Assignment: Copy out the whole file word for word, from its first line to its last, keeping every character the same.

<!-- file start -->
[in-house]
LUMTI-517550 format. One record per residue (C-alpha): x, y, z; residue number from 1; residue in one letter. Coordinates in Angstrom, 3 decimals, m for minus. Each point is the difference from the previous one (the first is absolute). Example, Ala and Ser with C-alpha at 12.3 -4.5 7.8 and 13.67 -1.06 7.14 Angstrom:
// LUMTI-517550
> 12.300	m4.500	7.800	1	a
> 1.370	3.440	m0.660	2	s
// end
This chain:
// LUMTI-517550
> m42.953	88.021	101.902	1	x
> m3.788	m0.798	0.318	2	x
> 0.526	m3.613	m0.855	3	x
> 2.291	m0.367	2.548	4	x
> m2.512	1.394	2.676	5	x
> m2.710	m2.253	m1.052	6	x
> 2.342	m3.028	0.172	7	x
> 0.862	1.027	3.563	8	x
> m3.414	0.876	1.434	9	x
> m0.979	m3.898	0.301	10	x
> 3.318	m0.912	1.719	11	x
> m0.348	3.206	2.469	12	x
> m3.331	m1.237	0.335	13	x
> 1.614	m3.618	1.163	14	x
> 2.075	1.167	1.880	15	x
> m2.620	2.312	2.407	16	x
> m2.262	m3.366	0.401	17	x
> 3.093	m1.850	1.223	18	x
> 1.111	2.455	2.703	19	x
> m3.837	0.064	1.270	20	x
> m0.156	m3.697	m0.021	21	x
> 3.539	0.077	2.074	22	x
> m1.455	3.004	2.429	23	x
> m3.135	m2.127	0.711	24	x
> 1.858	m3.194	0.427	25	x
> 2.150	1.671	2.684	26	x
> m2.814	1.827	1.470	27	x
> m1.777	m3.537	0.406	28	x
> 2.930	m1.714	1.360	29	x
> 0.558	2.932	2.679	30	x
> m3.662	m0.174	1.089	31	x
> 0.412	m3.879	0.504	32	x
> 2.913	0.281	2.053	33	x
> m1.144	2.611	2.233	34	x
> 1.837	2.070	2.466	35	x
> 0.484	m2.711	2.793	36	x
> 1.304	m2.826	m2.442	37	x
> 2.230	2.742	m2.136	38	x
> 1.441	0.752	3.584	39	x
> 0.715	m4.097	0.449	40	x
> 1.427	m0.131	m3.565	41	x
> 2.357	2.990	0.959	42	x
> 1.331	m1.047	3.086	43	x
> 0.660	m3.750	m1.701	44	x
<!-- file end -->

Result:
[in-house]
LUMTI-517550 format. One record per residue (C-alpha): x, y, z; residue number from 1; residue in one letter. Coordinates in Angstrom, 3 decimals, m for minus. Each point is the difference from the previous one (the first is absolute). Example, Ala and Ser with C-alpha at 12.3 -4.5 7.8 and 13.67 -1.06 7.14 Angstrom:
// LUMTI-517550
> 12.300	m4.500	7.800	1	a
> 1.370	3.440	m0.660	2	s
// end
This chain:
// LUMTI-517550
> m42.953	88.021	101.902	1	x
> m3.788	m0.798	0.318	2	x
> 0.526	m3.613	m0.855	3	x
> 2.291	m0.367	2.548	4	x
> m2.512	1.394	2.676	5	x
> m2.710	m2.253	m1.052	6	x
> 2.342	m3.028	0.172	7	x
> 0.862	1.027	3.563	8	x
> m3.414	0.876	1.434	9	x
> m0.979	m3.898	0.301	10	x
> 3.318	m0.912	1.719	11	x
> m0.348	3.206	2.469	12	x
> m3.331	m1.237	0.335	13	x
> 1.614	m3.618	1.163	14	x
> 2.075	1.167	1.880	15	x
> m2.620	2.312	2.407	16	x
> m2.262	m3.366	0.401	17	x
> 3.093	m1.850	1.223	18	x
> 1.111	2.455	2.703	19	x
> m3.837	0.064	1.270	20	x
> m0.156	m3.697	m0.021	21	x
> 3.539	0.077	2.074	22	x
> m1.455	3.004	2.429	23	x
> m3.135	m2.127	0.711	24	x
> 1.858	m3.194	0.427	25	x
> 2.150	1.671	2.684	26	x
> m2.814	1.827	1.470	27	x
> m1.777	m3.537	0.406	28	x
> 2.930	m1.714	1.360	29	x
> 0.558	2.932	2.679	30	x
> m3.662	m0.174	1.089	31	x
> 0.412	m3.879	0.504	32	x
> 2.913	0.281	2.053	33	x
> m1.144	2.611	2.233	34	x
> 1.837	2.070	2.466	35	x
> 0.484	m2.711	2.793	36	x
> 1.304	m2.826	m2.442	37	x
> 2.230	2.742	m2.136	38	x
> 1.441	0.752	3.584	39	x
> 0.715	m4.097	0.449	40	x
> 1.427	m0.131	m3.565	41	x
> 2.357	2.990	0.959	42	x
> 1.331	m1.047	3.086	43	x
> 0.660	m3.750	m1.701	44	x